I seem to recall reading in MCTB that it is possible to skip over jhanas. If that is what I am doing, and somehow I'm jumping from jhana 4 to 7 (or even 8), is there merit to exploring and looking for jhanas 5 and 6 (collecting the set as it were)?

That depends upon you and that which you wish to become familiar with. In terms of being able to corroborate the Buddha's findings, I would think that having experienced the fifth and sixth jhana would be informative, if nothing else. In a kind of "been there, done that" kind of way. See what I mean?

Hope that helps you.

In peace,
Ian
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the prisoner greco, modified 11 Years ago.

RE: Formless Realms, Or Something Less Glamorous?

Posts: 658 Join Date: 5/14/09 Recent Posts
hi ian,

Ian And:

Also, tarin, I'm afraid, had it somewhat backwards when he suggested that passaddhi starts to "fade away with the transition into 4th." In truth, it expands into the fourth jhana. He may be working with a different understanding of passaddhi than I am. The people who have used the word around me used it in conjunction with the prolonging of the calmness/tranquility that takes place after the sitting is through, meaning after formal meditation and extending into periods of normal consciousness. During these periods the mind becomes unbothered by the kind of "monkey mind" distraction that can take place during meditation, and can be indicative of the establishment of mindfulness (sati). Of course, it can also be used in conjunction with meditative states, and tends to be descriptive of profoundly quiet states of mind wherein concentration and mindfulness becomes established and strengthened.


oh? i didn't know that (that passadhi was considered, in some circles, to 'expand into the fourth jhana'). in that framework which understands passadhi in that manner, what do you/they call the 'sense of equanimity [which] gradually fades away', to which laura referred?


Ian And:

Ruth Laura Edlund:

I seem to recall reading in MCTB that it is possible to skip over jhanas. If that is what I am doing, and somehow I'm jumping from jhana 4 to 7 (or even 8), is there merit to exploring and looking for jhanas 5 and 6 (collecting the set as it were)?


That depends upon you and that which you wish to become familiar with. In terms of being able to corroborate the Buddha's findings, I would think that having experienced the fifth and sixth jhana would be informative, if nothing else. In a kind of "been there, done that" kind of way. See what I mean?


more than merely being informative, i think having 'been there, done that' means there isn't likely to be any blind spots in the realms those jhanas cover. the approach i learnt (via investigation into the three characteristics of any and all sensations) was particularly good for exposing illusions contained in the formless realms because it brought the investigative quality in in a way that was pretty much idiot-proof.. doing relentless investigation in such a basic manner (in which the only criterion is to see anything and everything as impermanence, suffering, and/or not-self) powered me through the formless realms in days, whereas i had been 'stuck' for years there beforehand.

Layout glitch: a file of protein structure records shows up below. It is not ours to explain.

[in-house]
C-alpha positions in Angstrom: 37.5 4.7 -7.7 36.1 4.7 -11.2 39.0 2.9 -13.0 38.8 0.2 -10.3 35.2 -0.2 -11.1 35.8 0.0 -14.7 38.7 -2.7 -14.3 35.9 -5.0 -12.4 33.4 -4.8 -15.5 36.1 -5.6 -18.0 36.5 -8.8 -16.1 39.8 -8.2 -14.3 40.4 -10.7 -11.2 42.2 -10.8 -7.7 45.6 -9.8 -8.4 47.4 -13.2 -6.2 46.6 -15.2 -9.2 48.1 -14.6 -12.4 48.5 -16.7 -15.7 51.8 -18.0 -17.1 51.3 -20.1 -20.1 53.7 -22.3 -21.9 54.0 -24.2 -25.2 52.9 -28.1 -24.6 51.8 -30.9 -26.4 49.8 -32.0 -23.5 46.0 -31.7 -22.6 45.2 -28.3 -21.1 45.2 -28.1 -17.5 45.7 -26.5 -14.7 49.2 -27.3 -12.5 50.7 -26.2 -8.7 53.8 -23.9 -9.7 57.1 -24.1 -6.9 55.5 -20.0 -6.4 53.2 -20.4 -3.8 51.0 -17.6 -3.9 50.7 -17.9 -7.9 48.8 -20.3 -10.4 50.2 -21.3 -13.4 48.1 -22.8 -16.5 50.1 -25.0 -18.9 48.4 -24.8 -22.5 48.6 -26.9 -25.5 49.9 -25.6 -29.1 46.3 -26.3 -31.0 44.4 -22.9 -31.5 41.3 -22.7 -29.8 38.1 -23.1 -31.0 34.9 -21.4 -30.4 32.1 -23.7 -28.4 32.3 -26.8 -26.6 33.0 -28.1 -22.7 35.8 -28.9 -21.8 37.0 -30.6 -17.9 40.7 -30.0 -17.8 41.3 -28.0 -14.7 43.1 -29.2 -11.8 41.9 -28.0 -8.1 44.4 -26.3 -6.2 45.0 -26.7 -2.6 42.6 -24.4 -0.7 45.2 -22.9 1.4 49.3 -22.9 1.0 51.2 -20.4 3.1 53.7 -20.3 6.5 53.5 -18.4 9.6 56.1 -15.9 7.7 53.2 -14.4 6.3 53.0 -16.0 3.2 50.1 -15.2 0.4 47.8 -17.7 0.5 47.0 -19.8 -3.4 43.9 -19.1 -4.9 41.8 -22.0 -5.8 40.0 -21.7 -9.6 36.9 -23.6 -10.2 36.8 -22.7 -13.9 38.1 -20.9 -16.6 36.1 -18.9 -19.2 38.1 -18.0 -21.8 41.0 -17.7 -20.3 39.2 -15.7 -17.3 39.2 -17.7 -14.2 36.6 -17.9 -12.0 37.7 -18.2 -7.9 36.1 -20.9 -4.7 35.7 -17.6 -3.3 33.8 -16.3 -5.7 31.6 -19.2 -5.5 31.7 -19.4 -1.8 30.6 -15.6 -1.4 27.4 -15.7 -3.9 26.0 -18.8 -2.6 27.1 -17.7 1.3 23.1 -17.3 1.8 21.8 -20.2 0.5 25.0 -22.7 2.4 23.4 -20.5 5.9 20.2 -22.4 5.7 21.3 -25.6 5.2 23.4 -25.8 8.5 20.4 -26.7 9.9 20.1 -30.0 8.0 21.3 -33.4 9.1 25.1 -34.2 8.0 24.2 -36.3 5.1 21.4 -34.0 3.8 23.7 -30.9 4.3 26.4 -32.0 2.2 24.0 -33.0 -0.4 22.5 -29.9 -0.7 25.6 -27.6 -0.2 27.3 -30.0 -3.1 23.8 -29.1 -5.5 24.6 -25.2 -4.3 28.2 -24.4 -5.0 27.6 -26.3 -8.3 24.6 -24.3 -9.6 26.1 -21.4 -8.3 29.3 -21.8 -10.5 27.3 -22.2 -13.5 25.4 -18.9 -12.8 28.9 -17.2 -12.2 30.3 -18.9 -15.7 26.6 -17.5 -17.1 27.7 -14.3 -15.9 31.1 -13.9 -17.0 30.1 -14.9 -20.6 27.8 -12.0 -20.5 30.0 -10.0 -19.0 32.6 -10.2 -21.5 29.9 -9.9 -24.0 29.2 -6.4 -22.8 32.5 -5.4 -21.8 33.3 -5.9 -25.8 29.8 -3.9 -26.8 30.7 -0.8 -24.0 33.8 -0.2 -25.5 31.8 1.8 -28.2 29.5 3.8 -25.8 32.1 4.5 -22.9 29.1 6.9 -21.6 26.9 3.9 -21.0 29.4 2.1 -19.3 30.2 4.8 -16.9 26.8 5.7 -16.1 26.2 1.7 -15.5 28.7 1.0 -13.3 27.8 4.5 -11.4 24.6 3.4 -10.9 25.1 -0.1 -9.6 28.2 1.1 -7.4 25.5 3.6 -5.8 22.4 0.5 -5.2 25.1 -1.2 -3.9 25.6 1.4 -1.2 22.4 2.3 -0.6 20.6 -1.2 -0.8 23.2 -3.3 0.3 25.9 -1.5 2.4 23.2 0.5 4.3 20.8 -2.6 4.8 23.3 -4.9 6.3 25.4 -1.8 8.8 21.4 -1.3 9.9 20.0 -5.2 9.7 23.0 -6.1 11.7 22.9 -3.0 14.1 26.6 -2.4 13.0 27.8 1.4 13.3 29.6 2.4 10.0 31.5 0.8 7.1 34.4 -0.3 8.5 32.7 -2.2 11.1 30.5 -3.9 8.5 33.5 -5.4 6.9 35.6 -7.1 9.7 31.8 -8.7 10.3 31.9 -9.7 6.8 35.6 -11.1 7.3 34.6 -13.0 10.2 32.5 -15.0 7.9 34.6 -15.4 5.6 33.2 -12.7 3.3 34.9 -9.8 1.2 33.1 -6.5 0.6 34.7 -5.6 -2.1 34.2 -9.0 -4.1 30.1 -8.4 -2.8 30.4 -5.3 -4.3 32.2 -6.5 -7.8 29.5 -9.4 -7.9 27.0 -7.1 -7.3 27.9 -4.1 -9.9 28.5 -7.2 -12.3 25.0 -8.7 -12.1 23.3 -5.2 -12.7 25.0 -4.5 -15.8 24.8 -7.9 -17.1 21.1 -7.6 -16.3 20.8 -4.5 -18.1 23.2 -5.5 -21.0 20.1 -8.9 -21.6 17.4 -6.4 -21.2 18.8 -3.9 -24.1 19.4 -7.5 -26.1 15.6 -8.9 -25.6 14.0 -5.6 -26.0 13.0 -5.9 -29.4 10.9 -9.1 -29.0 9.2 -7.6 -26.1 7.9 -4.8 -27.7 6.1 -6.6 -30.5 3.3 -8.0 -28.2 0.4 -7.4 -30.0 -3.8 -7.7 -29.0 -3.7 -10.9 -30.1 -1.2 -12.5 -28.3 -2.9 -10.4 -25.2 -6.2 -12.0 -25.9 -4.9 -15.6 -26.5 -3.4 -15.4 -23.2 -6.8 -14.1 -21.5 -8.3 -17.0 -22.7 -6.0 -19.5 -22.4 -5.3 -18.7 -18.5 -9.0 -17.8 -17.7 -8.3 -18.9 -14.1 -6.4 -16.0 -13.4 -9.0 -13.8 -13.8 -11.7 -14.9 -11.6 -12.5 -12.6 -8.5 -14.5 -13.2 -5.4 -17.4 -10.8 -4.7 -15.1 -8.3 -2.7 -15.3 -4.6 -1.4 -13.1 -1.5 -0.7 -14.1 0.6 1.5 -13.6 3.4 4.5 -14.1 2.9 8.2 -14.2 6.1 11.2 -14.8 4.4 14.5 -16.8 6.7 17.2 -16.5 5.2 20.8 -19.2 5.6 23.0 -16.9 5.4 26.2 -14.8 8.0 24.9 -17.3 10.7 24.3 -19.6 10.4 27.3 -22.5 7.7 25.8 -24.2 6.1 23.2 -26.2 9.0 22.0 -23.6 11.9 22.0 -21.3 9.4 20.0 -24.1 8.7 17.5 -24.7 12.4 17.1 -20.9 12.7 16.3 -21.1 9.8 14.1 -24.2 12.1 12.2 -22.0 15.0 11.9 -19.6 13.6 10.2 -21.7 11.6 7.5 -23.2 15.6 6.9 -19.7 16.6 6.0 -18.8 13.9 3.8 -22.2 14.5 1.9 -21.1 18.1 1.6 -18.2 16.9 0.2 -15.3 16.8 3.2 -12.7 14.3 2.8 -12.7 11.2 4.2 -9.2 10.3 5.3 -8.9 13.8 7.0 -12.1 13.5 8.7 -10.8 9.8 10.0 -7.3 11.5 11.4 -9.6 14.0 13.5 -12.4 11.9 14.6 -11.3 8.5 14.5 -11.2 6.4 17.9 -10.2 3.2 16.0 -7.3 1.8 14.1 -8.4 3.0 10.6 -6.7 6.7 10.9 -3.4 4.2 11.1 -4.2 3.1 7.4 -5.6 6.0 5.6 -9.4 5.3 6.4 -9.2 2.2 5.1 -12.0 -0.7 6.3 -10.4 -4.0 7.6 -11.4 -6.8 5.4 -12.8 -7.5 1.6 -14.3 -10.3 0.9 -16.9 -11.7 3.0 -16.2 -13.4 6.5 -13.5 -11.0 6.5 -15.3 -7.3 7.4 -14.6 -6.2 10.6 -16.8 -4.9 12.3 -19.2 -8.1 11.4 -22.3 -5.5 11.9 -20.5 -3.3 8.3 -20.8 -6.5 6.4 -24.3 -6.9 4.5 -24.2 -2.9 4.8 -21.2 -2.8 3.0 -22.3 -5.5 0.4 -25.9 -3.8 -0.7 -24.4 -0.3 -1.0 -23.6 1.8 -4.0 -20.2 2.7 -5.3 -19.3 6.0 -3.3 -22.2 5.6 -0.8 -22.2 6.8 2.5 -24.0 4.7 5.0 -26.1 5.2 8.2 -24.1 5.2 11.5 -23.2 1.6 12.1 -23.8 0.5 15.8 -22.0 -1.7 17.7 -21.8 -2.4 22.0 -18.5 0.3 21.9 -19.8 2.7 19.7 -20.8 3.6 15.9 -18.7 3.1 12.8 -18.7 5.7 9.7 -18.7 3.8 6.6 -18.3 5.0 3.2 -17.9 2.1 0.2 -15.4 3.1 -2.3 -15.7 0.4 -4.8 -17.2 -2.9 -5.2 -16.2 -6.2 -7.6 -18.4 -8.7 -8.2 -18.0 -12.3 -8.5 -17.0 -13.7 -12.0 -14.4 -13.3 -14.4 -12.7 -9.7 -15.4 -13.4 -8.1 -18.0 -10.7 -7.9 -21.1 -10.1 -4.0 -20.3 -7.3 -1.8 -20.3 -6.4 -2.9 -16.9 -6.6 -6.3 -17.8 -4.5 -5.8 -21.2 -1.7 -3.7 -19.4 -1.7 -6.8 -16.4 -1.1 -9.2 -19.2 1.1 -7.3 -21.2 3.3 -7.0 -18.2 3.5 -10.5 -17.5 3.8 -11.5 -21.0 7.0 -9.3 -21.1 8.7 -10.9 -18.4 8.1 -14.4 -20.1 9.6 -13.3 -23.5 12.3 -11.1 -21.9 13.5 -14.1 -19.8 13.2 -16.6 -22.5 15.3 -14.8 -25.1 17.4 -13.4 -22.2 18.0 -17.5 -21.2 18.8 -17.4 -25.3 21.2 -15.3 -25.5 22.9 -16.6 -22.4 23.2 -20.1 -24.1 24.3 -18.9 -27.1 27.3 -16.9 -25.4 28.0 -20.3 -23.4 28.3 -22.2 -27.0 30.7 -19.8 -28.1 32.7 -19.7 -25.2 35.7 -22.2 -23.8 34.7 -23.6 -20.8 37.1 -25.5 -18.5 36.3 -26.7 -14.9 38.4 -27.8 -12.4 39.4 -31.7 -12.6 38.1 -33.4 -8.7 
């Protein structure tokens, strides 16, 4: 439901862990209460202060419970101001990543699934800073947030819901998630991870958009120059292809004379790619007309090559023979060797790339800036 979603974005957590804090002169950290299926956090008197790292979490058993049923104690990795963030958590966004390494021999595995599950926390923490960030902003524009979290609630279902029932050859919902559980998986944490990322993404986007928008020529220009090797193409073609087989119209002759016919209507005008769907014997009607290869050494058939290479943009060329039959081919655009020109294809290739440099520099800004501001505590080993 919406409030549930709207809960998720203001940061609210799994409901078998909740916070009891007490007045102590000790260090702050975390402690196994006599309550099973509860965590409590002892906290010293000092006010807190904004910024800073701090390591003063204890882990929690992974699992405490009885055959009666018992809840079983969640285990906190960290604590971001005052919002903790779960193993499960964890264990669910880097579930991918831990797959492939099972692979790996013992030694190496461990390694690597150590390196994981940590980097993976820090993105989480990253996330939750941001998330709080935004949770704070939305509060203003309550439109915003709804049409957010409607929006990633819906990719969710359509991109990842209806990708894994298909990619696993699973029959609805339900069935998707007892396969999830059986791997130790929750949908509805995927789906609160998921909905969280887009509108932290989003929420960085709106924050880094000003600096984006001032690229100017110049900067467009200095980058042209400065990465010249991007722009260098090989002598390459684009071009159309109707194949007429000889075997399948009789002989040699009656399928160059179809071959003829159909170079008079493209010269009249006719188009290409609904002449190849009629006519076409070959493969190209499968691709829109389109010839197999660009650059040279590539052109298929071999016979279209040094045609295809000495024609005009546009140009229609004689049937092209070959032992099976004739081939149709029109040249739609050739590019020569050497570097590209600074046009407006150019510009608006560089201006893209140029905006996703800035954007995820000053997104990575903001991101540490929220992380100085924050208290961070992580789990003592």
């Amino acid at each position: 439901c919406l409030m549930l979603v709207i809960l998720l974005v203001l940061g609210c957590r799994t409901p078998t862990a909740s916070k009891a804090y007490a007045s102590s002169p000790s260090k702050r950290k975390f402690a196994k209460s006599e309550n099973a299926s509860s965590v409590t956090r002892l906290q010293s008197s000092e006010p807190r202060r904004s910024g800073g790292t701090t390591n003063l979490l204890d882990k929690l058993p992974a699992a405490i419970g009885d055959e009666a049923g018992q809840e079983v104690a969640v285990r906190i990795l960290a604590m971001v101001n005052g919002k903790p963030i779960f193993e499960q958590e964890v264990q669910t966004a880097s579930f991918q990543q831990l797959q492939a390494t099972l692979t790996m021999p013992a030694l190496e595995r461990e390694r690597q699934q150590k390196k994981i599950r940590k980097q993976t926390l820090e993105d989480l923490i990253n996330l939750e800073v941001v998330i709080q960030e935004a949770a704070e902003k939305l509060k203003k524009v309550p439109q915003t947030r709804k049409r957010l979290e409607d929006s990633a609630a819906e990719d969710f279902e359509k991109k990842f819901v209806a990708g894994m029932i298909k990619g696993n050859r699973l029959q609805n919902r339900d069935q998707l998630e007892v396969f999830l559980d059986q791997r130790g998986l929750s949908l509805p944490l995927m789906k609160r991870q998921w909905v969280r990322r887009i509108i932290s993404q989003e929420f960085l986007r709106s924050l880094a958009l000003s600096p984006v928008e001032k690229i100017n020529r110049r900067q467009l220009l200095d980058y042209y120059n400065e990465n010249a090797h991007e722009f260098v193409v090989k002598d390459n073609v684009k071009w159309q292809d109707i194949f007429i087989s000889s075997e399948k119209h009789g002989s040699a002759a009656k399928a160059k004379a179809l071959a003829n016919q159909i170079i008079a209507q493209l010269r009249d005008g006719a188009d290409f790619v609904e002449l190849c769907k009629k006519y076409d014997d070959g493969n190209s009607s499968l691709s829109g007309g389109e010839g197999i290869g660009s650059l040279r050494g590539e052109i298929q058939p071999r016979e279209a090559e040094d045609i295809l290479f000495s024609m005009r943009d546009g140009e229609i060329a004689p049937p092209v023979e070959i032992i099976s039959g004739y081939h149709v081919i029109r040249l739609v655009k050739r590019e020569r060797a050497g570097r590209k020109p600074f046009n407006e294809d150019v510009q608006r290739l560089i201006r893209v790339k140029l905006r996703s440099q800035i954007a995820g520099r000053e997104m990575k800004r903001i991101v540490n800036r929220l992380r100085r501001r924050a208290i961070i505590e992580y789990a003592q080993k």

--

hi laura,

my replies to answers:

1- i don't think anyone can get to stream-entry without going through the vipassana jhanas. i've noticed that people who tend to use the term access concentration also tend to be those who separate vipassana and samatha jhanas (and define samatha jhana as being hard jhana)... the latter of which, i'm guessing, is what they are referring to when they say that they are not necessary for attaining enlightenment.

2- then spending a lot of time in the 4th jhana is a really good idea.

3- the formless realms will show up on their own, if they haven't been already (i think they probably have), but turning your attention to those qualities (called 'adverting' in pali buddhist terms) will probably make them show up more clearly, so give it a go.

i can't think of any other term for the quality that fades from the transition of 3rd to 4th than passadhi, so unless you're describing, in the fading, the transition from 4th to the formless ones, i think that's what it is (rather than upekkha, commonly called equanimity). it's possible that you were describing the transition from 4th to the formless jhanas, but i don't have enough information to make an informed guess either way (the description of the 'bleached out' or 'blanking out' states were not specific enough for me).

--

tarin
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Ruth Laura Edlund, modified 11 Years ago.

RE: Formless Realms, Or Something Less Glamorous?

Posts: 32 Join Date: 1/13/10 Recent Posts
the prisoner greco:

hi laura,

my replies to answers:

1- i don't think anyone can get to stream-entry without going through the vipassana jhanas. i've noticed that people who tend to use the term access concentration also tend to be those who separate vipassana and samatha jhanas (and define samatha jhana as being hard jhana)... the latter of which, i'm guessing, is what they are referring to when they say that they are not necessary for attaining enlightenment.